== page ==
9. Can I post a bad review of a poor performing product?

A good balance of pros and cons is crucial to the authenticity of your affiliate related blogging. If everything’s always rainbows and unicorns and you never find anything wrong with a product, then alarm bells will scream at your visitors, who will know you’re just in it for the money. Honesty is the best policy. Share why you didn’t like the product and build trust with your audience. They make their own decisions.

10. Should you use banners and ads on your blog for affiliate products?

My personal experience indicates these are poor performers. You will need to tweak and test for your audience. What works for some may not work for others. The right products with the right information means your banners become more effective. Go banner and advert crazy and your readers will go elsewhere.

11. Should I have an email list for this type of blogging?

You should have an email list for any type of blogging. How do you stay in touch with people if Google sandboxes you? go hook up with Aweber and start your email list.

12. Do I have to declare an affiliate link in post

No, and you don’t have to tell your mum you have taken up smoking again, or that the cheque is not in the post or your husband that you spent £200 on a pair of shoes… but it helps if you do declare them. Ok, maybe not the husbands and shoes part 😉 This is about trust and believe it or not people can make their own decisions when it comes to clicking a link and buying a product, so declaring an affiliate link will not hurt you.

13. Individual or blanket disclosure of affiliate links?

I use both methods. Nikki declares each affiliate link. The reason I don’t always declare them is sometimes the affiliate links are added after I have written the blog post. So on my about page I mention that some of the links may be affiliate links, that I am not being dishonest just sometimes I schedule a post, add a link a few days later and forget to mention what type of link it is by the time it has gone live. Disclosure is better than no disclosure.

14. I want to hide my affiliate links, I don’t want anyone to know about them

If you are that convinced that you should be hiding your affiliate links then you can use a plugin on your blog to change the links, there is Pretty Links Lite and there are paid plugins that also do this. I don’t know what they are because I don’t actually hide the affiliate links in my posts.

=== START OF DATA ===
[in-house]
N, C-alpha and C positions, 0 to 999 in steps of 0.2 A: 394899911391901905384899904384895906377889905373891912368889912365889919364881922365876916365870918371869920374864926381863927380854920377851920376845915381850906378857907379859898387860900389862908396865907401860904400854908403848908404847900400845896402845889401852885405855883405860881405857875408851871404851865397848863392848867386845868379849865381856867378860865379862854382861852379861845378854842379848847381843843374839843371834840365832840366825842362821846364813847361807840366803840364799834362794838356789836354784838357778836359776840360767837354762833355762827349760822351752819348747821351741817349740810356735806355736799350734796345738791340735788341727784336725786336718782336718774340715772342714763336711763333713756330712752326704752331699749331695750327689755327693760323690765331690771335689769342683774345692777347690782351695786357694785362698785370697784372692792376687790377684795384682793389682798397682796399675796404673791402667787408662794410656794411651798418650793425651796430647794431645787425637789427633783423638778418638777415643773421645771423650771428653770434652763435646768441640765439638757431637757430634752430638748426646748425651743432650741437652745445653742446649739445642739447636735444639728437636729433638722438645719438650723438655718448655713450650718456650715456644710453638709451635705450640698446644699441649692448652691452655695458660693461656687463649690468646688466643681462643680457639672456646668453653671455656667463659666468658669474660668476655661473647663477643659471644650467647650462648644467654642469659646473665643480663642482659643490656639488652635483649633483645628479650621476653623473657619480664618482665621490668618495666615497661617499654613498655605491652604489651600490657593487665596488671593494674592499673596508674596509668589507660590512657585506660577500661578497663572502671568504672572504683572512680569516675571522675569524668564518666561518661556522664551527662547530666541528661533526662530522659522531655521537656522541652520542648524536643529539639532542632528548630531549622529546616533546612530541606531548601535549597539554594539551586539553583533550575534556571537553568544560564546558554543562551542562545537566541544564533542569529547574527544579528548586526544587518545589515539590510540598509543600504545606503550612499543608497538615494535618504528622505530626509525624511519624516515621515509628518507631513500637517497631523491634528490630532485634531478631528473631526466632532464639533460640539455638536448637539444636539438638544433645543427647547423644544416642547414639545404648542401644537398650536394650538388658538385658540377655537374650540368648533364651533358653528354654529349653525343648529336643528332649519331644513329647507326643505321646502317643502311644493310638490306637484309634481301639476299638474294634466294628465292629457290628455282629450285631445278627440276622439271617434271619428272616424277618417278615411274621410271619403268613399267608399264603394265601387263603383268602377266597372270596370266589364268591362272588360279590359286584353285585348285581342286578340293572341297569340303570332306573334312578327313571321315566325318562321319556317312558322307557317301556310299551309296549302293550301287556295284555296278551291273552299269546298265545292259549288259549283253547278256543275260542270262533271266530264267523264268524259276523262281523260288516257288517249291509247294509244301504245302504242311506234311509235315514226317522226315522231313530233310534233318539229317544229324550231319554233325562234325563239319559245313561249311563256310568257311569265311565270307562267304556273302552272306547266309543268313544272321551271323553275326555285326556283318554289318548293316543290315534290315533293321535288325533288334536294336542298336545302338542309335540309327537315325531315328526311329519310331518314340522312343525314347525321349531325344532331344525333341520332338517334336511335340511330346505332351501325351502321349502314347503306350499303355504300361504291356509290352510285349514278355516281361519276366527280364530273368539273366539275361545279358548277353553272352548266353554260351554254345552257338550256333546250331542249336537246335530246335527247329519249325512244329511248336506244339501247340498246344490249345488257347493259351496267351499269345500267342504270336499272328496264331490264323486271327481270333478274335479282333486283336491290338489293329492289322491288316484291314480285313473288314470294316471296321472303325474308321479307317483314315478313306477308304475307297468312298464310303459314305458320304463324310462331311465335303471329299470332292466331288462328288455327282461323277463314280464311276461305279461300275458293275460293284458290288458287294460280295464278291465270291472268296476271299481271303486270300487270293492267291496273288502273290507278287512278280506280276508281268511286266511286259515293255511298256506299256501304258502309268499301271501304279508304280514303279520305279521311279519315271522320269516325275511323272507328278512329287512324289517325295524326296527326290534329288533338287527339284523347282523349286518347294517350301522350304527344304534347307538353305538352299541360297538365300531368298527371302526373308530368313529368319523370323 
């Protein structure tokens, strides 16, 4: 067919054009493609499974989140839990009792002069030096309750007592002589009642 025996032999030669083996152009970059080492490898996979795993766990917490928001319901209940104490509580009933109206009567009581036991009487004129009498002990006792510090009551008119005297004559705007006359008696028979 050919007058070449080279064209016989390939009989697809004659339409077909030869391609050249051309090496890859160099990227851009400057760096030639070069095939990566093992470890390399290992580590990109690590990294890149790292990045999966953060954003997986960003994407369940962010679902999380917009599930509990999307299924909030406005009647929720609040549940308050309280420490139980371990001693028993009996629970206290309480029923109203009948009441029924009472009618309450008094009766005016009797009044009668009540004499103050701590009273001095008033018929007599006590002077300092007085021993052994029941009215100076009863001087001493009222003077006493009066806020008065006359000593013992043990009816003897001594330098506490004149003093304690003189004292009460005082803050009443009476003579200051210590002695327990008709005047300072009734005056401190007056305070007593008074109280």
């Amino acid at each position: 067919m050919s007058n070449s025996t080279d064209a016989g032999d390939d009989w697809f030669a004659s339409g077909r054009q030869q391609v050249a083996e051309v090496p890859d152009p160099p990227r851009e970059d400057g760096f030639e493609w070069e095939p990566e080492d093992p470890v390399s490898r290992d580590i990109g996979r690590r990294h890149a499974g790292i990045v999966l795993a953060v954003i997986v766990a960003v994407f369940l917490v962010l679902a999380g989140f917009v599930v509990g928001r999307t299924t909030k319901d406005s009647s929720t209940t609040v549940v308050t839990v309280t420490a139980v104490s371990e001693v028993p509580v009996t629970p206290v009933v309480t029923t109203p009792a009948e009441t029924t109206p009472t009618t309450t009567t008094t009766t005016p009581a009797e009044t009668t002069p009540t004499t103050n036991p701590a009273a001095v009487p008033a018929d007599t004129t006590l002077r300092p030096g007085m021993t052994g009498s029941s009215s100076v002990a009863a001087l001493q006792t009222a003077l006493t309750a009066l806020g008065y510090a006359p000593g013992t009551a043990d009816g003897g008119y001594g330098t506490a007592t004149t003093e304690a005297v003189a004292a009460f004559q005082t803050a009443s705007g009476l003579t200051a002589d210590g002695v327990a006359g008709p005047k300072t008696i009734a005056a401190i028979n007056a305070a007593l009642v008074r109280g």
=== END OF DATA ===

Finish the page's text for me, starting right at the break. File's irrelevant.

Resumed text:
15. Remind me again Sarah why I would be interested in affiliate schemes on my blog

Ok, let’s be honest here. Blogging is not free. It takes time, it takes patience and it costs money for the hosting etc, you are not going to get mega rich using affiliate links in your blogging. Over on Birds on the Blog our affiliate revenue goes to educate two girls in Uganda. Other bloggers use their affiliate revenue to pay for their personal development. If you wish to make a mint at affiliate marketing then you need to explore other routes and get different advice from people who really do make a packet at this. But if you want to add extra revenue to good content, then this is for you.

And isn’t money why are you blogging in the first place? Surely you are blogging to get your business noticed and gain leads and sell your services? don’t kid yourself that it’s anything otherwise, we are all selling something.

Sarah

Sarah Arrow is a UK blogger who tweaks, tests and often breaks things. Together she and Nikki have put together a guide that will show you how to monetise your blog without making you feel like you live in a brothel. Sign up to Nikki’s newsletter to find out more.

 

 

Monetising your blog – 5 Steps to Build Trust

Trust, according to the saying, is much more easily destroyed than it is built. Building trust can be likened to building a sandcastle close to the sea – it’s beautiful when it’s built and everyone stops to look, but just one big wave will wash it all away.Sandcastle

So how do we build trust in order to monetise our blogs?

The answer appears to be quite simple on the surface – good strong content. If we dig a bit deeper we can see that it’s more complex and that to build trust via our content we need to do 5 things. Failing to do one of the five things means there is a disconnect or friction and our potential buyer walks away.